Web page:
Small business owners react to the Anti-discrimination ordinance

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A sign on the door of Holy Family Books and Gifts reads, “Respect religious freedom.” (Photo by Adam Aasen)

A sign on the door of Holy Family Books and Gifts reads, “Respect religious freedom.” (Photo by Adam Aasen)

OPPOSES ORDINANCE

Melanie Burosh, owner of Holy Family Books and Gifts

1327 S. Range Line Road

Prominently displayed on her front door is a sign that reads, “Respect Religious Freedom.” Melanie Burosh owns the store in Carmel with her husband, Don, and she said she doesn’t discriminate against anyone who walks through her doors, but she opposes the proposed anti-discrimination ordinance because she doesn’t think the government should make laws restricting religious freedom. At the same time, she said she sells her religious gifts and items to many gay customers.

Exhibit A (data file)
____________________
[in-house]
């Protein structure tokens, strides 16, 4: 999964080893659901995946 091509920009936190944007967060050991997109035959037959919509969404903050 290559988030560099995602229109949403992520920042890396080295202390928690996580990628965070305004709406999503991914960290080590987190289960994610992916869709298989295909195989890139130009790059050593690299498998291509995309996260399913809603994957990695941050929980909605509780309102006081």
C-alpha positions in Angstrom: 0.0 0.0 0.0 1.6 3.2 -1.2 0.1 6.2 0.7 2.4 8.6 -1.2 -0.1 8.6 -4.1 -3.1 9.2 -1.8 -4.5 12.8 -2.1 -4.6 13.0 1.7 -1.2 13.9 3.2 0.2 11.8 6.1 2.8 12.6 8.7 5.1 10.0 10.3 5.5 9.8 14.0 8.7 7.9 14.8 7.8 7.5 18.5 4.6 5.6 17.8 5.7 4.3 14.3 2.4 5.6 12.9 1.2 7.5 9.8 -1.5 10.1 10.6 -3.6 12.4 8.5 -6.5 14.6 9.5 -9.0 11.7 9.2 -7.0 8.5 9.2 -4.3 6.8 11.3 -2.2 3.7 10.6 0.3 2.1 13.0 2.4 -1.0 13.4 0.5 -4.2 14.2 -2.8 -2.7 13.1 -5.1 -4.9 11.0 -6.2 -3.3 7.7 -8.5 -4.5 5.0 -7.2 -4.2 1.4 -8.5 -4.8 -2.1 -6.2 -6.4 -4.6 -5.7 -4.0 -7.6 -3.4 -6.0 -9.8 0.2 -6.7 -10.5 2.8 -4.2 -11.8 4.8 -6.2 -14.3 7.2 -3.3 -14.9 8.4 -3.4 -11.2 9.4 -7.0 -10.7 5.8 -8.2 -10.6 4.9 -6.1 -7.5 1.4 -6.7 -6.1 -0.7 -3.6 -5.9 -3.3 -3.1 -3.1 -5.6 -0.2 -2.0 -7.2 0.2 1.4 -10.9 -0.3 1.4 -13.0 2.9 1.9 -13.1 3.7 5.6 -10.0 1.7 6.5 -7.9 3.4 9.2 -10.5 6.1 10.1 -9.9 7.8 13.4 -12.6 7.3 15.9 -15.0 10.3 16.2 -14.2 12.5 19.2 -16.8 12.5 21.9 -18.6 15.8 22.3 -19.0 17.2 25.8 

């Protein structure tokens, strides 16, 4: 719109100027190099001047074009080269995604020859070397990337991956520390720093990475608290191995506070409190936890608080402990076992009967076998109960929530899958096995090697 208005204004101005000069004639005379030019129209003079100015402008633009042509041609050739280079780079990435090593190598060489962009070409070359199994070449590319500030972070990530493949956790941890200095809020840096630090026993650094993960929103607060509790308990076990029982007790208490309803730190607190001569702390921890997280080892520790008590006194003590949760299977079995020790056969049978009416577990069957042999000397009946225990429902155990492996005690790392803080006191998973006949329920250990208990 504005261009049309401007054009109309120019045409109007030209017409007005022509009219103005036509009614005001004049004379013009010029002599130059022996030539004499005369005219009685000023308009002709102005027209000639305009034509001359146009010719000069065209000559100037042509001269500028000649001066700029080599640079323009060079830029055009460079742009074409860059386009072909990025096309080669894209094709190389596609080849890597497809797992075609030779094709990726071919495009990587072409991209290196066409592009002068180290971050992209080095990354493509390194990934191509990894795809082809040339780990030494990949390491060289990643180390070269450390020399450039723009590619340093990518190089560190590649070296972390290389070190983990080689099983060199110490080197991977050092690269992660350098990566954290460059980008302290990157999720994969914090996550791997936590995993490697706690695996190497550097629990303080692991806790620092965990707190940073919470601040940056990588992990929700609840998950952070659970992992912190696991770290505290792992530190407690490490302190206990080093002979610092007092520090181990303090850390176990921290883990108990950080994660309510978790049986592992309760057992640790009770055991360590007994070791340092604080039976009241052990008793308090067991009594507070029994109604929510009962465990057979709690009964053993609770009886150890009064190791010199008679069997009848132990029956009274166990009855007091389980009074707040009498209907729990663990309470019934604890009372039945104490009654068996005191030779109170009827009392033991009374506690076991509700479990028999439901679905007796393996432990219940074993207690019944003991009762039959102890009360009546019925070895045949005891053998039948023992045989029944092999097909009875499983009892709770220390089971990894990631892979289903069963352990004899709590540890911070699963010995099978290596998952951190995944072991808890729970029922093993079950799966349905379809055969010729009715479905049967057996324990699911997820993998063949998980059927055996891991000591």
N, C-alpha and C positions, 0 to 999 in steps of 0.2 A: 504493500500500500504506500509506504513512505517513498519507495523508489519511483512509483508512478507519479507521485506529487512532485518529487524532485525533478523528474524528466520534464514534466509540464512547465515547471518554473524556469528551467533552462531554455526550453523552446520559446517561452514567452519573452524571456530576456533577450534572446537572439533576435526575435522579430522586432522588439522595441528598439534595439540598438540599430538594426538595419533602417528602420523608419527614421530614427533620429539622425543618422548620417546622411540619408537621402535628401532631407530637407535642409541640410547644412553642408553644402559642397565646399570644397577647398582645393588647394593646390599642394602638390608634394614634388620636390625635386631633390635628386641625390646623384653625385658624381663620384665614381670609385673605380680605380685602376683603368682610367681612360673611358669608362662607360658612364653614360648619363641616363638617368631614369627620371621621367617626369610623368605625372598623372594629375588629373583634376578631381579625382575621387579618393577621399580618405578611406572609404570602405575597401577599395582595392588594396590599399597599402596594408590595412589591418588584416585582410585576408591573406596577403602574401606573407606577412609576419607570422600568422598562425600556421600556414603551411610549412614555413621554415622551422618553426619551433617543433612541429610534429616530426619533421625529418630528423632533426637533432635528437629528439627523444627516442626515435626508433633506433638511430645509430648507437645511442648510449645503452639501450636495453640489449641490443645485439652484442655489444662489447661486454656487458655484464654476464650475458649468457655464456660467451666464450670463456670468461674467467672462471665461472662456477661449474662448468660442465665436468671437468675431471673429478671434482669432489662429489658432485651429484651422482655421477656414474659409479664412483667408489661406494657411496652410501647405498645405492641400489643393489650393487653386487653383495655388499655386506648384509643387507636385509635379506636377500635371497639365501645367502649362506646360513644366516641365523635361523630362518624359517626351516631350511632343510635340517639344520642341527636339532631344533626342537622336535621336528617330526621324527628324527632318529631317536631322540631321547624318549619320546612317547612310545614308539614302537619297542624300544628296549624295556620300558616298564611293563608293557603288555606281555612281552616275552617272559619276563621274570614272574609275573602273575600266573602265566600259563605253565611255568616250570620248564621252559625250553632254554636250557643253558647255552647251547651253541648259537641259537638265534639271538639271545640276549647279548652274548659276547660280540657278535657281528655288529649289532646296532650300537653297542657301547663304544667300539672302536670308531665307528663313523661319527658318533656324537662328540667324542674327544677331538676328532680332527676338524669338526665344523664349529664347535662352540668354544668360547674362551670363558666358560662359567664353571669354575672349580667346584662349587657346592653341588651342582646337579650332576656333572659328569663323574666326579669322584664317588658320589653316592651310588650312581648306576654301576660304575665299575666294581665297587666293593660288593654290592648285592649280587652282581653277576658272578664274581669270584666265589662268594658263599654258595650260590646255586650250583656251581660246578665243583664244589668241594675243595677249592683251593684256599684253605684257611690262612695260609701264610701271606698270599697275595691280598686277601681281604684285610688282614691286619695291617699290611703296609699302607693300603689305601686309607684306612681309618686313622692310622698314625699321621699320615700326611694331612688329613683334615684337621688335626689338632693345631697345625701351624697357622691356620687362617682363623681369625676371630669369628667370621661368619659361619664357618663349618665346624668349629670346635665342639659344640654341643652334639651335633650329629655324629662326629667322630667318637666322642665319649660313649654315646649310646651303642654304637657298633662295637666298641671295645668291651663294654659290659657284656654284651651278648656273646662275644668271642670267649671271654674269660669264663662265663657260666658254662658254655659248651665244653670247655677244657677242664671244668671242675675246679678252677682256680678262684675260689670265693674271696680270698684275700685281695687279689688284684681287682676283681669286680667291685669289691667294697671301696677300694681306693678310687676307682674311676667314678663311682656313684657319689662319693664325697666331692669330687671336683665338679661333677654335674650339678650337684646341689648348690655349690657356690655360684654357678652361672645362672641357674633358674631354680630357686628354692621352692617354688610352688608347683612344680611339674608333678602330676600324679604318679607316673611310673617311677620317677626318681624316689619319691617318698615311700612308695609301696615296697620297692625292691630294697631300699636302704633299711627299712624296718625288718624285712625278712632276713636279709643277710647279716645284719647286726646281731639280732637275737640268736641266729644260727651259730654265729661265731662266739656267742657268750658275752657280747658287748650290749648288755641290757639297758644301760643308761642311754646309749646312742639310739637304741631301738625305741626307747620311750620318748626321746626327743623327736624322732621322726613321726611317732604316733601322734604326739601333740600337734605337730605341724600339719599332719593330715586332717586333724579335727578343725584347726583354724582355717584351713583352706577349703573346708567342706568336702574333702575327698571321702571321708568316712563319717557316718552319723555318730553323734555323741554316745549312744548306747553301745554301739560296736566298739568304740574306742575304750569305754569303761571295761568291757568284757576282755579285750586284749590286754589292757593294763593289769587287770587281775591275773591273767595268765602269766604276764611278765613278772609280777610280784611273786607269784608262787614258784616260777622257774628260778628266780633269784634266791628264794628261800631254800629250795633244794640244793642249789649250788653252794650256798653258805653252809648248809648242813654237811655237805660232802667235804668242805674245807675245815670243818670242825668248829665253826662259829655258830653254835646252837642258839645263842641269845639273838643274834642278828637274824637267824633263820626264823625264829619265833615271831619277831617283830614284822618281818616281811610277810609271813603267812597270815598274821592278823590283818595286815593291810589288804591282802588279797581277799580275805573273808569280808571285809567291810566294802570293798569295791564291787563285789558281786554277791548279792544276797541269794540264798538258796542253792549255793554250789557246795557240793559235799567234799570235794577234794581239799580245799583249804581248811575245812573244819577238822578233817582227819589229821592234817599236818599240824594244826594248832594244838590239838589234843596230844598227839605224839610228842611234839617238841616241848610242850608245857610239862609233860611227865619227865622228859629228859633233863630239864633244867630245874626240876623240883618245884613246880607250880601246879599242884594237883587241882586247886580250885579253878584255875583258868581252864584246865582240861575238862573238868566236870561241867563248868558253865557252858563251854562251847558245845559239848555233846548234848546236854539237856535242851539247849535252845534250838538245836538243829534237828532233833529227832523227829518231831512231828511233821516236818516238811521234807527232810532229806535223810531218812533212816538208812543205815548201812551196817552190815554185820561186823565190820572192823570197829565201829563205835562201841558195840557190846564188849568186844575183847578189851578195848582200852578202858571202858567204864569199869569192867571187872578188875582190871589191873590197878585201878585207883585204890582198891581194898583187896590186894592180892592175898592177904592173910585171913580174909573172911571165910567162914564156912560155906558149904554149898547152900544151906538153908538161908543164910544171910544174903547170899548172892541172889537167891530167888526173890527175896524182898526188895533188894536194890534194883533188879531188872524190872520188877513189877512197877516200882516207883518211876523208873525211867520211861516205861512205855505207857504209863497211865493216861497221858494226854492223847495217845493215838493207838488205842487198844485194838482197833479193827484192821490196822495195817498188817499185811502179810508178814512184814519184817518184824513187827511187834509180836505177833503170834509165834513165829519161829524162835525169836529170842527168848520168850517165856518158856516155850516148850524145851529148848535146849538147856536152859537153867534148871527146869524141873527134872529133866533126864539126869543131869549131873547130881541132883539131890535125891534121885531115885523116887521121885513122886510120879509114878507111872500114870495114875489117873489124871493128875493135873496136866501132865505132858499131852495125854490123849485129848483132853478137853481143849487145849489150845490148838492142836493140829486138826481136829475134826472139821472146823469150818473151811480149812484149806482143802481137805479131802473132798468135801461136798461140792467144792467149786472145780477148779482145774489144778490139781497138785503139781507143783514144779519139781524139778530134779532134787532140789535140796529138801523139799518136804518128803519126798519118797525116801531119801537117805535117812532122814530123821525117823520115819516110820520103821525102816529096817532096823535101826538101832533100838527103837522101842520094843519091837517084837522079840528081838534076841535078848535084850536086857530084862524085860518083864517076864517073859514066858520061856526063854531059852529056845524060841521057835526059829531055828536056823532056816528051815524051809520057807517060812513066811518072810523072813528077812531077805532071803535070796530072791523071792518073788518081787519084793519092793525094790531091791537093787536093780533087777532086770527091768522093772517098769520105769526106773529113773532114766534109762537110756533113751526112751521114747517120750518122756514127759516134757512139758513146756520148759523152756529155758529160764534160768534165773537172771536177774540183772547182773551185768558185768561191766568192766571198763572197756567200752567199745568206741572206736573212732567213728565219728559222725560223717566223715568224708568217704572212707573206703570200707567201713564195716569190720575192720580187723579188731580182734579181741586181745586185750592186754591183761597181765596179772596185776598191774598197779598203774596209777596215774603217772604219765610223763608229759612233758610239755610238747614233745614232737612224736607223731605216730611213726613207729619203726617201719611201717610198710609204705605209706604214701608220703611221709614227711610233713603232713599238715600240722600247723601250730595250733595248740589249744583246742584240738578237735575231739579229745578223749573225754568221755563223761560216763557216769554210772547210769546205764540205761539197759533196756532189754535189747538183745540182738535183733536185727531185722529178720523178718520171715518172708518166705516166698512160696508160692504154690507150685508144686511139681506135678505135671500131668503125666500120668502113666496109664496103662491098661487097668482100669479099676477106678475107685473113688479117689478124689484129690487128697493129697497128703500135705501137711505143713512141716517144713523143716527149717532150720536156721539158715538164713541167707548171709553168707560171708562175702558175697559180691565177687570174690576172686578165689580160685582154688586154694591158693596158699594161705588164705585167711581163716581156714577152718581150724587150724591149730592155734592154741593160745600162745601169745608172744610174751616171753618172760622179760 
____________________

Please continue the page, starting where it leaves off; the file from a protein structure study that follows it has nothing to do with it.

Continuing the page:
“It’s not really my place to judge people or to tell them I won’t sell to them,” she said. “Personally, I don’t think that’s the right thing to do.”

SUPPORTS ORDINANCE

Jeanne Shirley, owner of Painting with a Twist

301 E. Carmel Dr.

Along with her husband Bryan, Jeanne Shirley owns a Carmel location of the national franchise Painting with a Twist that offers art classes with wine. Her location recently hosted a Marriage Equality Night where attendees could paint a tree with rainbow leaves. Being connected to artists, Shirley said she meets people of all types and she thinks businesses should never discriminate against customers because of who they are.

“I think the ordinance is a good idea,” she said. “It’s never a good idea to treat people differently.”

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